Today in “your tax dollars at work” news, who would’ve thought a simple idea like sex robots would bring with it so much red tape?
As the Asia Times notes, there are several companies currently developing robots designed to provide humans not only with companionship, but also with sexual pleasure. In fact, some are already on the market.
And unlike conventional sex toys and dolls, sex robots may become mainstream. According to a 2017 survey, half of Americans think that having sex with robots will become a common practice within 50 years. But this practice comes with lots of question marks.
One of the first problems is how we define “sex robot”. Just because something is attractive to a human and provides sexual gratification, does the term “sex robot” apply? Or, should they be defined as “sex toys”, which are “devices primarily for the stimulation of human genital organs” as defined by Alabama? After all, Alabama is the only US state that still has an outright ban on the sale of sex toys.
But it’s looking like these robots will be more than toys: they use self-learning algorithms to engage their partners emotions and offer companionship, as well. There’s been no word on if they’ll be programmable to spoof futures trades, however.
Take the Mark 1 robot, for instance. It has been made to resemble actress Scarlett Johansson and is regularly labeled a sex robot, but it’s creator, Ricky Ma Tsz Hang, states that it is not the robot’s intent. Instead, it’s supposed to assist with all sorts of tasks from “preparing a child’s lunch to keeping an elderly relative company”.
And there’s also legal issues that will arise. For instance, in the 2003 case Lawrence v. Texas, the Supreme Court struck down Texas’ sodomy law and established a right to sexual privacy. There’s some debate among Circuit Courts how Lawrence should be applied to state restrictions on the sale of sex toys. For now, Alabama’s ban has been upheld, but should it eventually fall – which would seem likely – states won’t be able to restrict wholesale sales of sex robots. Rumor has it, Michael Avenatti has been retained to represent the robots.
But bans on childlike sex robots may be different. It isn’t clear whether anybody in the United States currently owns a childlike sex robot, but the possibility has already prompted a bipartisan house bill, actually called the Curbing Realistic Exploitative Electronic Pedophilic Robots Act, or CREEPER, to pass in 2017. State politicians will likely follow down the same road, in attempts to ban childlike sex robots. The question of whether or not they will survive constitutional challenge is a different story.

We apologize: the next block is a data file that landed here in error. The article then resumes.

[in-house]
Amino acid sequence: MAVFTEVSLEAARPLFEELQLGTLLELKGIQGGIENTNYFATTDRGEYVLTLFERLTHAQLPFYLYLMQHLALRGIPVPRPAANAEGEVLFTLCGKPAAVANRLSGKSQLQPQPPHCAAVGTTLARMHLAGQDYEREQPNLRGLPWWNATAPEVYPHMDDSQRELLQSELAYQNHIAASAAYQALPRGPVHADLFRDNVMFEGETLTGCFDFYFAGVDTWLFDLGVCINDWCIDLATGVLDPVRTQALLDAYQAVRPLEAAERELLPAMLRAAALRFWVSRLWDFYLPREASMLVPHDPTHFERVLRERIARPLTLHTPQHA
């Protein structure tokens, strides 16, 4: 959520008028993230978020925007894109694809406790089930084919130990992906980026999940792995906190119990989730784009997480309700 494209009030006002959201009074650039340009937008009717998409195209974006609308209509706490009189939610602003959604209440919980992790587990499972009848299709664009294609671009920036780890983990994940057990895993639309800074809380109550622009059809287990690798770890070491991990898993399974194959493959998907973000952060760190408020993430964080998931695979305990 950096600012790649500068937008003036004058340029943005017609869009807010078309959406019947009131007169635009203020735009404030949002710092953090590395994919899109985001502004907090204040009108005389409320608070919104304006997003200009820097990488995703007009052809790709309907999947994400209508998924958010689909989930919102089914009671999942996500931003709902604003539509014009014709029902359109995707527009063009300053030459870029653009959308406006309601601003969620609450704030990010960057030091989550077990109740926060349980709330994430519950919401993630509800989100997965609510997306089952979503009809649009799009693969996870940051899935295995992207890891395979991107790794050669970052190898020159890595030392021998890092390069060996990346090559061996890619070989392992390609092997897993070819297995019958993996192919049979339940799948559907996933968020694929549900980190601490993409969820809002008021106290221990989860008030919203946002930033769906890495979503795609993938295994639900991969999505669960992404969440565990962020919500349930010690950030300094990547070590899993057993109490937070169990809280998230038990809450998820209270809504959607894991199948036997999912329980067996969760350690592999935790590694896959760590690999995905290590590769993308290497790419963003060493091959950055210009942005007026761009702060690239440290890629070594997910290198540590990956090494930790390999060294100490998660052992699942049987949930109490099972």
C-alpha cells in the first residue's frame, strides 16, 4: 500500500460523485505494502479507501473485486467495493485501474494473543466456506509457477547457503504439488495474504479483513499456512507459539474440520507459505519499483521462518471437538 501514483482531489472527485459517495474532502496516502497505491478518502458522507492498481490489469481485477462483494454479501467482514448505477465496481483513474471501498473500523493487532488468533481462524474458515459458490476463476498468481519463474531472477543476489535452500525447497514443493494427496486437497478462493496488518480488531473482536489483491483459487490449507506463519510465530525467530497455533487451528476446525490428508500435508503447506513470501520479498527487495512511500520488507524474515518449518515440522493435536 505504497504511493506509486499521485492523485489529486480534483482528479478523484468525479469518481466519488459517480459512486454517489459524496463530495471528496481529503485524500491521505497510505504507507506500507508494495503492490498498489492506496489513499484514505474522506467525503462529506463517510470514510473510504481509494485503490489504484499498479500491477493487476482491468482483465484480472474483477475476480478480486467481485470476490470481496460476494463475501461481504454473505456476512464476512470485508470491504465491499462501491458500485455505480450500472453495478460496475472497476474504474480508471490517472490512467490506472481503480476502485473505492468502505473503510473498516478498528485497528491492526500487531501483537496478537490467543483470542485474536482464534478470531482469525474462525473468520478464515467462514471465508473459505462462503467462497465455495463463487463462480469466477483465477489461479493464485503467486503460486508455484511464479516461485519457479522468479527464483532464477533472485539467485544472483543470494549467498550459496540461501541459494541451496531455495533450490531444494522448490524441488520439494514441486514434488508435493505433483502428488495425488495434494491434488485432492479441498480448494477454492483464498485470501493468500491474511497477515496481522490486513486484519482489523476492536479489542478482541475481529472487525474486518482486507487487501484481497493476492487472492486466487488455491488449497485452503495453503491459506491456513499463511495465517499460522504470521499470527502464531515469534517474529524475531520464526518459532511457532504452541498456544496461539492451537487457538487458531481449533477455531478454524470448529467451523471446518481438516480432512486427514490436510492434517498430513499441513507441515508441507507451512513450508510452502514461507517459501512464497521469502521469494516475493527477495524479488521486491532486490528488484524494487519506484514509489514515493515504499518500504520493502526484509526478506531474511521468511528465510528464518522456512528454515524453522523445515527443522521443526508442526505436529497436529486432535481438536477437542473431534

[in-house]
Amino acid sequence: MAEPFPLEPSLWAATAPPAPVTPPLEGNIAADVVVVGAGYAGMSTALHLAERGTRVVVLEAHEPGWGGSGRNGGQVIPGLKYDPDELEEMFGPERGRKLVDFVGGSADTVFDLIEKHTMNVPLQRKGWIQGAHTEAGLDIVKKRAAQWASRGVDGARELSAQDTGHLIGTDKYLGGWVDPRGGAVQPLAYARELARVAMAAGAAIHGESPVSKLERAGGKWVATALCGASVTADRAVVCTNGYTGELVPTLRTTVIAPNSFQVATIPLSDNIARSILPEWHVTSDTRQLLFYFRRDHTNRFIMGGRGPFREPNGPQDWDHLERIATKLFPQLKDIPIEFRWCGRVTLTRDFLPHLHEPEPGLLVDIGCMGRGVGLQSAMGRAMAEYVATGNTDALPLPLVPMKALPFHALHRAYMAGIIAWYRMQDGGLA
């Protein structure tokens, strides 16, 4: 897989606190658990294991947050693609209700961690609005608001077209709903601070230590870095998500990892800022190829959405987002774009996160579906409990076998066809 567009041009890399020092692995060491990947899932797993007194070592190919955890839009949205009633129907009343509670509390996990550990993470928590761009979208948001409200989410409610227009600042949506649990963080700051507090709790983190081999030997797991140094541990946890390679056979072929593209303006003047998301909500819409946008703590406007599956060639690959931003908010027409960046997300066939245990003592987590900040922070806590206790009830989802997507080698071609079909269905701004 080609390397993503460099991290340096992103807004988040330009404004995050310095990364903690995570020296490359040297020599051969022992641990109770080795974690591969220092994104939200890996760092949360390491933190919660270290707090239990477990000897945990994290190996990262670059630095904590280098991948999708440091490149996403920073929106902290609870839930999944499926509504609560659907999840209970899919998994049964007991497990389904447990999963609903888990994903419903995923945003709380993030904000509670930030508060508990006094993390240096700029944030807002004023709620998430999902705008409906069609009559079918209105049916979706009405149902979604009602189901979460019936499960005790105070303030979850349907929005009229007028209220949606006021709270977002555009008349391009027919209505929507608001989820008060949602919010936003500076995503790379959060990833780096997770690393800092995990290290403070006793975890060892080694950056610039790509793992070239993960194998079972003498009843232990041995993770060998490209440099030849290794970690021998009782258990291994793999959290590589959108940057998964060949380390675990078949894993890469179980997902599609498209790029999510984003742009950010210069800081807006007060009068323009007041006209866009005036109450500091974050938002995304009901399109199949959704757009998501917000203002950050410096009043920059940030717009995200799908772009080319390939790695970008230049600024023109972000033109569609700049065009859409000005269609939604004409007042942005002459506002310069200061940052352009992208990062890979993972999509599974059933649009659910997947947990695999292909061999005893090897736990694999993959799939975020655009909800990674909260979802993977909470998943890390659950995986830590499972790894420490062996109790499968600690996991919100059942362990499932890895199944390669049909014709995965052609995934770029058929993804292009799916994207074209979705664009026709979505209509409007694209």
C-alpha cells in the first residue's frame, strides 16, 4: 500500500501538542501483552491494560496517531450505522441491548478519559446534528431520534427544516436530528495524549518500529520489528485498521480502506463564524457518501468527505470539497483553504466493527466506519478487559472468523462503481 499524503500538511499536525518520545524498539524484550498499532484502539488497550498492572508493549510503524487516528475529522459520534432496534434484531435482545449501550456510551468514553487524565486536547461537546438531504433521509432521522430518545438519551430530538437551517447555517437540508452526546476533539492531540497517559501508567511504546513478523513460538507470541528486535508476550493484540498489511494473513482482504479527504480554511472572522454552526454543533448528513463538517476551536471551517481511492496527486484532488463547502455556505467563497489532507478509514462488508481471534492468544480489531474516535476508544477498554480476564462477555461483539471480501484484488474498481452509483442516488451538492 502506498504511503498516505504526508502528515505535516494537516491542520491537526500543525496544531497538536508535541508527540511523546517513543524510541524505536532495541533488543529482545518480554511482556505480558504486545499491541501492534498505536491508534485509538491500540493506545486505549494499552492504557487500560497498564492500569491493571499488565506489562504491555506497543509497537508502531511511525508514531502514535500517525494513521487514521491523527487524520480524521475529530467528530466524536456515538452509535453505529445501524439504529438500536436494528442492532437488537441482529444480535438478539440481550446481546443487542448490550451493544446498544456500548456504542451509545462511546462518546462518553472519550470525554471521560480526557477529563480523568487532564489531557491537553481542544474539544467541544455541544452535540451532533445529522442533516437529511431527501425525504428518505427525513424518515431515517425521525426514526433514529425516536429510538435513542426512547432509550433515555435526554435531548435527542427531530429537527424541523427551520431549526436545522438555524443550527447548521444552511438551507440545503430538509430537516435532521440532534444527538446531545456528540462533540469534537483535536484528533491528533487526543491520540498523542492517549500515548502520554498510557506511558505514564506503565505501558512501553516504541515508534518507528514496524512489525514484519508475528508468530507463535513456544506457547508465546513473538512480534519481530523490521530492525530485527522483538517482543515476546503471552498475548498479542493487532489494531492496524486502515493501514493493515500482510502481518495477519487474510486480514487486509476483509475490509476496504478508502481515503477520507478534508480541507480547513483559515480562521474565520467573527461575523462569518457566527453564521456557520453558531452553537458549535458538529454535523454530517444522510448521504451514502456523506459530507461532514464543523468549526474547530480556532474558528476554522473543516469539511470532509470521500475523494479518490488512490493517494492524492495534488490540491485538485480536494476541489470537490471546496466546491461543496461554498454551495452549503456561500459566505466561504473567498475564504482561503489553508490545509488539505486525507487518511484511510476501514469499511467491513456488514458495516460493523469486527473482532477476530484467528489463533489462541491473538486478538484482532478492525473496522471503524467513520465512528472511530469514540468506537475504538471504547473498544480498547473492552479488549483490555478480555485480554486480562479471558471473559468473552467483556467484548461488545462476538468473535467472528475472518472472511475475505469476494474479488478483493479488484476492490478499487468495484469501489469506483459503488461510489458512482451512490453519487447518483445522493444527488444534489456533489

For starters, the Supreme Court has held that prohibitions on child pornography do not violate the First Amendment because the state has a compelling interest in curtailing the effects of child pornography on the children portrayed. But the Supreme Court also held that the Child Pornography Prevention Act of 1996 was overly broad in its attempt to prohibit “child pornography that does not depict an actual child”.
Ergo, childlike sex robots are still technically robots and, like virtual pornography, they don’t require any actual interaction with children. Yet, it can be argued that childlike sex robots would have serious detrimental effects that may compel state action.
And while sex robots may eventually become sentient, they are now still just products. Another question is how the US Consumer Product Safety Commission should regulate the hazards associated with them. Existing products aren’t well regulated and this could be cause for concern given the obvious – and excrutiatingly painful – ways they could be harmful to their users. For instance, what if parts of a robot are manufactured with lead paint or a toxin? And what if the robot, with the mechanical strength of five human beings accidentally crushes a human’s finger – or a human’s other parts?
Even worse, what if they become sentient enough to start bossing you around at the house?
Finally, what about the super sensitive data that these robots will collect? Would they be vulnerable to hacking? After they learn what a user likes and doesn’t like from a sexual standpoint, isn’t that arguably the most private type of information that someone would not want shared with the world? Will Huawei be allowed to import sex robots?
Much of the forthcoming regulation will depend on the effects of sex robots on individuals and societies.
In 2018, the Houston City Council enacted an ordinance to ban the operation of America’s first sex robot brothel. An attendee at one meeting warned: “A business like this would destroy homes, families, finances of our neighbors and cause major community uproars in the city.”
But as for right now, there isn’t really any evidence of how the introduction of these robots would affect individuals or societies.
We don’t have any data on whether or not a person who uses a childlike sex robot would be more or less likely to harm an actual child. We don’t have any data as to whether or not robots would be substituted for humans and relationships – or whether they could even enhance relationships. There are a significant amount of unanswered questions and it is difficult to conduct empirical studies in until sex robots become more prevalent.
Regardless, they are coming to the American market soon and the reality will be upon us quicker than we think. The article describes it as a “real world challenge that society is about to face for the first time”. And, like everything else government dips their hands into, our confidence in their effective regulation of this industry is minimal, at best.
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Author: Tyler Durden